If God can be found in all things, and Black music had long been suffused with gospel shouts, sweet soul swoops, and emotions that resembled rapture, the crosscurrents of the sacred and the profane in hip-hop shouldn’t have come as too much of a surprise, but I still found myself amazed by the reach of religion in the music. Hidden in plain sight, it was a major concern of countless rappers, from many of the classic hip-hop tracks of the 1980s and ’90s—for example, in KRS-One’s Spiritual Minded (2002) or Ice Cube’s Death Certificate (1991)—to work by hip-hop luminaries of the new millennium: Kanye West’s The Life of Pablo (2016) and Jesus is King (2019), Chance the Rapper’s Coloring Book (2016), Kendrick Lamar’s good kid, m.A.A.d city (2012). You could even find it in the stuff of reggaetoneros, like Vico C’s La Recta Final, (1989) and Bad Bunny’s OASIS (2019).
Such work has led me to see the genre in theological terms, as a form of “street scriptures” or “street theology.” It has led me to probe hip-hop for its prophetic and emancipatory possibilities. Sometimes these are political and protest-oriented. More often, they are expressions of defiance through dance and celebration, rebellion expressed as an abundance of joy. Though there have always been elements of both prophecy and revelry in hip-hop, the past decade or so has seen a clear renaissance of the former—the musical equivalent of a fist raised in the air.
In Russia, for instance, opposition voices have embraced hip-hop as an ideal medium for political activism, prompting a crackdown on the music. (“Russia’s Youth Found Rap. The Kremlin Is Worried,” reads a New York Times headline from 2019.) In Cuba, the 2021 rap “Patria y Vida” (“Homeland and Life”) came to define the unrest and rebellion occurring on the island. An appeal for life and liberty, the rap reclaims the slogan from the Cuban revolution, “Patria o Muerte” (“Homeland or Death”) and turns it into a cry for change: “Ya no gritemos patria o muerte sino patria y vida.” (“We no longer shout homeland or death, but homeland and life instead.”) Throughout the Caribbean and Latin America, in fact, various indigenous, Afro-Latino, and mestizo rappers are wielding the mic like a sword, their words increasingly cutting and dangerous.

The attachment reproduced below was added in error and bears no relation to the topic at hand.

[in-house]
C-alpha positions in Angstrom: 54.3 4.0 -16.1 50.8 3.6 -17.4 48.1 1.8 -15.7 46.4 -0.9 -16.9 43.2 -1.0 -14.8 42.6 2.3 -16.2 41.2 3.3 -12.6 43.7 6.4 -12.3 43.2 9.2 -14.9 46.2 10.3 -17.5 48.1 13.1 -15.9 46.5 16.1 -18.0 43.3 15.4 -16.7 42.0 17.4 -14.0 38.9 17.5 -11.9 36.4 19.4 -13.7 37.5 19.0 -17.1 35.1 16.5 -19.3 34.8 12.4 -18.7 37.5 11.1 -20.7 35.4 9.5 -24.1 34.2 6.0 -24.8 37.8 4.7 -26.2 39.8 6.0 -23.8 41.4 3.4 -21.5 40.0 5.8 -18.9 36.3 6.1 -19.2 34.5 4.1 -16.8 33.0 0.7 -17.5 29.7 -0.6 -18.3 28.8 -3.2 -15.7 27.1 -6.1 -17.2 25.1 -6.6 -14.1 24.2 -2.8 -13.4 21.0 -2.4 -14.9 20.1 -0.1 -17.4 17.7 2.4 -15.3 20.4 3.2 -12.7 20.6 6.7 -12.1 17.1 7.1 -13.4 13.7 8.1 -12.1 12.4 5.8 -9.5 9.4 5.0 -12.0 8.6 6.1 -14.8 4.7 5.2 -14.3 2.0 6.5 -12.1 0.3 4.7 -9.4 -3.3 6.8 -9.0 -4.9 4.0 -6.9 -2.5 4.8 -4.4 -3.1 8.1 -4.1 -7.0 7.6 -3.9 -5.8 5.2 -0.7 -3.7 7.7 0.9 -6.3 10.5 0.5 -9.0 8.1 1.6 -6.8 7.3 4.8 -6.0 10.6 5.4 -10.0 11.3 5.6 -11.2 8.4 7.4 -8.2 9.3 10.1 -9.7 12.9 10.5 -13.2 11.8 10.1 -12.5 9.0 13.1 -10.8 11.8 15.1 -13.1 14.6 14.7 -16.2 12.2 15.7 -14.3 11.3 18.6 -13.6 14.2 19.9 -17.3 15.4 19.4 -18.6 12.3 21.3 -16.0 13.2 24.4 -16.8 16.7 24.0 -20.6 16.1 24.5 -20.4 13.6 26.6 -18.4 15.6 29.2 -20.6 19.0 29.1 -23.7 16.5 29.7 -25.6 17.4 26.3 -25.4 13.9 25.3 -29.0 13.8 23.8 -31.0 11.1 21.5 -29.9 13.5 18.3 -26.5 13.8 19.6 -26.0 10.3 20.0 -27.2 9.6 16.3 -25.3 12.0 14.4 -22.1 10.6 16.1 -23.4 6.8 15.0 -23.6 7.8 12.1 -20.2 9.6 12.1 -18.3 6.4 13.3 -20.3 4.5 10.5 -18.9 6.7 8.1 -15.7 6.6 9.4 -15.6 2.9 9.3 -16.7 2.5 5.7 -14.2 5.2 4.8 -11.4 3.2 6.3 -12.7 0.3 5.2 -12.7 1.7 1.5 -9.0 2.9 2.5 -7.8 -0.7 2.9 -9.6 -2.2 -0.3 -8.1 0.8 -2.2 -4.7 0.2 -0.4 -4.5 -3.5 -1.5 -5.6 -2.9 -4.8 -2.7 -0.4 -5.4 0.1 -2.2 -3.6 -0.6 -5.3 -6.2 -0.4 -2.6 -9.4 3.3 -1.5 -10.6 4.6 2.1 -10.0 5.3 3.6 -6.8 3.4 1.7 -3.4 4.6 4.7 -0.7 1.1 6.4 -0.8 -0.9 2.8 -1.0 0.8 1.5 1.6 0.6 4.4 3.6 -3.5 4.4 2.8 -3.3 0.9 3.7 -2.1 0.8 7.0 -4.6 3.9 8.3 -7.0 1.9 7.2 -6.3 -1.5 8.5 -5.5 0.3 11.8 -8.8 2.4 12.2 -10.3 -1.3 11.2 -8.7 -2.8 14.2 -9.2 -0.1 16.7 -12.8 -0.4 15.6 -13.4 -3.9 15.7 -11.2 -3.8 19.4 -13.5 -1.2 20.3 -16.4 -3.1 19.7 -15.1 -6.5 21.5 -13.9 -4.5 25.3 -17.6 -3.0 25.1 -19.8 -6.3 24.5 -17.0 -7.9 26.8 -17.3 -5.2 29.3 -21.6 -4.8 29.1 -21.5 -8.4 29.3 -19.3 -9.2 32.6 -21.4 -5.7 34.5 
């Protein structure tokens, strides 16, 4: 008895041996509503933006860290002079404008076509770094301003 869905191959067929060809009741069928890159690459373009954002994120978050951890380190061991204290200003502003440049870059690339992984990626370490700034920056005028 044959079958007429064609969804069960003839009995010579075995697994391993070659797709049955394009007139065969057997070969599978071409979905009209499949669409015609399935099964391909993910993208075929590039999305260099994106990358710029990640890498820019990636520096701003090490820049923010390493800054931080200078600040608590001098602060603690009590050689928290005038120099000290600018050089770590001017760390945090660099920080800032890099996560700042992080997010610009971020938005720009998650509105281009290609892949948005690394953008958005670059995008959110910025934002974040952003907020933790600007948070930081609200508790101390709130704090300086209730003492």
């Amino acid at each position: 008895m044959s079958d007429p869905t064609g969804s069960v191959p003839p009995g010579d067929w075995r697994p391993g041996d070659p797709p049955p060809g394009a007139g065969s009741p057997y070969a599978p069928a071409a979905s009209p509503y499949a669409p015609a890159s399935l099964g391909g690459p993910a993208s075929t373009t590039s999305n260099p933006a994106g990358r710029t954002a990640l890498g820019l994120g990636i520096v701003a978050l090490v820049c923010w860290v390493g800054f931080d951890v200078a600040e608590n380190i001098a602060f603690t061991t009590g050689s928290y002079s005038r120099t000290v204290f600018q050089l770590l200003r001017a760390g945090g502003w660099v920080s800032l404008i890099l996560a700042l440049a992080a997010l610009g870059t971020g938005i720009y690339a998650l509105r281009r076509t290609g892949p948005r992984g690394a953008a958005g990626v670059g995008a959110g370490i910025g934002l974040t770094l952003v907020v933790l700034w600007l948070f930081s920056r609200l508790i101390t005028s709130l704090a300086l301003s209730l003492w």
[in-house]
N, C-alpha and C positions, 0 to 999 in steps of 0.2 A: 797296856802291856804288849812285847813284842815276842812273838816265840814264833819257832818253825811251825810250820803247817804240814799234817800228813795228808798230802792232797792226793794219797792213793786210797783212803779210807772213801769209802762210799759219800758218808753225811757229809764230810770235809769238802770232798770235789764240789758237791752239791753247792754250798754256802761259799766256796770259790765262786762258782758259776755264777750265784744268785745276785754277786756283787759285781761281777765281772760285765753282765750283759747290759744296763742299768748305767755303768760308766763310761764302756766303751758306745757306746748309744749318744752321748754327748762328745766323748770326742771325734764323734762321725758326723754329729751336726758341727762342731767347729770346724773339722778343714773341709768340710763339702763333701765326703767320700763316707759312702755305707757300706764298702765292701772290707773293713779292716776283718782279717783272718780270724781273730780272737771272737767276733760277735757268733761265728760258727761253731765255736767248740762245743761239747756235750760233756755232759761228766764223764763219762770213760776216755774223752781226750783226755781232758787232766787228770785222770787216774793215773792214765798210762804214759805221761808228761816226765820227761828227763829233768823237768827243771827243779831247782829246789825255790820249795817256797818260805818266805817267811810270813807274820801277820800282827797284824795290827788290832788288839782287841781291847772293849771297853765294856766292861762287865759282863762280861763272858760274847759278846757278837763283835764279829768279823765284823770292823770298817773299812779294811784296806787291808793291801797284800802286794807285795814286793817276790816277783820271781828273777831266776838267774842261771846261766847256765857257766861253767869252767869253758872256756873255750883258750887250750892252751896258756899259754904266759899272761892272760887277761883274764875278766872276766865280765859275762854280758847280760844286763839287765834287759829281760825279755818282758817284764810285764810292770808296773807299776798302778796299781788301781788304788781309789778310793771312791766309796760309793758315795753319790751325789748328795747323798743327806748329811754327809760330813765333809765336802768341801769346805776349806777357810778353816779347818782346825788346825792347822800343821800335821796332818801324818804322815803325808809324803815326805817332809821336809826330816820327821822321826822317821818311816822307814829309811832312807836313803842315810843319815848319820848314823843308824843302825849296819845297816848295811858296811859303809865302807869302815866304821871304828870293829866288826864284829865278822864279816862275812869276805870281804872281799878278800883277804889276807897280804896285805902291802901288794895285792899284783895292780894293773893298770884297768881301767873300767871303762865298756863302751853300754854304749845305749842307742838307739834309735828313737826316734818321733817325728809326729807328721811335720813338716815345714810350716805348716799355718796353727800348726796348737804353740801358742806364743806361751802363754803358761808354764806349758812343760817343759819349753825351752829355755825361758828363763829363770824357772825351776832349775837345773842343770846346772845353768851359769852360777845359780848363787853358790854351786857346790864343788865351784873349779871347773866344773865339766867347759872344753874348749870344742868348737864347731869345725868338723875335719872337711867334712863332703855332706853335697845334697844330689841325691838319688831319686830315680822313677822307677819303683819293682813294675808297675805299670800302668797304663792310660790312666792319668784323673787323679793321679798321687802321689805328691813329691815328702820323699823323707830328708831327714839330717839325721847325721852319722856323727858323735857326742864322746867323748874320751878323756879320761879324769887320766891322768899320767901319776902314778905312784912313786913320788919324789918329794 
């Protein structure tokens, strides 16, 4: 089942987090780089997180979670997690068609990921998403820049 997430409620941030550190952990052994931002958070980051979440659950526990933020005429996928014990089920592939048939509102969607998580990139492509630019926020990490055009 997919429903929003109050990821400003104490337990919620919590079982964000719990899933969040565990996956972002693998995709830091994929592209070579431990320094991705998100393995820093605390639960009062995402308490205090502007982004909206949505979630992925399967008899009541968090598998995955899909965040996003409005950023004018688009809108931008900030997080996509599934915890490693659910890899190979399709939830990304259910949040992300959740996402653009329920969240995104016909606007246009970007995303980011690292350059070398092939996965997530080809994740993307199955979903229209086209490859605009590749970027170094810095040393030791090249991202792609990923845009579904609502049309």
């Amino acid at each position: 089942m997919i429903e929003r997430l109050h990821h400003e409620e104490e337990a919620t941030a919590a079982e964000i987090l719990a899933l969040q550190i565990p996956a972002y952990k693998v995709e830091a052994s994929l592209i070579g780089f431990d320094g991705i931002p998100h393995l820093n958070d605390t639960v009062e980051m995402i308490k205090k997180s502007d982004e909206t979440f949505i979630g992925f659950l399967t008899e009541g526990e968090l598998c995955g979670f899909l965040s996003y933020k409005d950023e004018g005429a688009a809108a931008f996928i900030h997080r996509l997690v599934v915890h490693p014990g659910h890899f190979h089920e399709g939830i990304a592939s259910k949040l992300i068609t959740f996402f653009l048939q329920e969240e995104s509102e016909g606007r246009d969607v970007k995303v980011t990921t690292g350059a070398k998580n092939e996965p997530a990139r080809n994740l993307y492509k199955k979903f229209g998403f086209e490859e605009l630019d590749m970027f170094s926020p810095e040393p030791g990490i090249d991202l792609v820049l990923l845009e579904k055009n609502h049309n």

Don’t get me wrong: hip-hop has always been flawed and ambiguous, and it sometimes deserves its reputation as devil’s music. But what may seem predictable, uniform, and flat to a distant observer can contain remarkable depth, variety, and beauty when you plunge into the subject itself. Immersed in this way, the listener will begin to notice the genre’s remarkable inventiveness, its love of rhyme and rhetorical extravagance, its testimonials of racial injustice, its longing for freedom and equality, its pining for God.
Besides the fact that in the ancient world sacred scripture would have been delivered in a lyrical, rap-like manner—chanted, declaimed, and sung in a ways that set it apart from ordinary speech—the way in which the Scriptures were originally composed bears a resemblance to the making of hip-hop, the two of them sharing a composite and collagist aesthetic.
David Tracy has argued that theology is best understood in this way, as a constellation of fragments, or as a rich and colorful tapestry of interwoven filaments. The Bible itself, a collage of various textual pieces and oral traditions stitched together by a masterful weaver of sorts, is a good example of this. Less the product of single authors than editors or redactors, biblical texts were composed and arranged by sampling, cutting, splicing, and rearranging threads of tradition. Instead of creating them out of thin air, biblical authors composed their texts out of preexisting stories, joining them together in beautiful and graceful patterns. “It is quite apparent,” Robert Alter explains about the Hebrew and Christian Bibles in The Art of Bible Translation, “that a concept of composite artistry, of literary composition through a collage of textual materials, was generally assumed to be normal procedure in ancient Israelite culture.”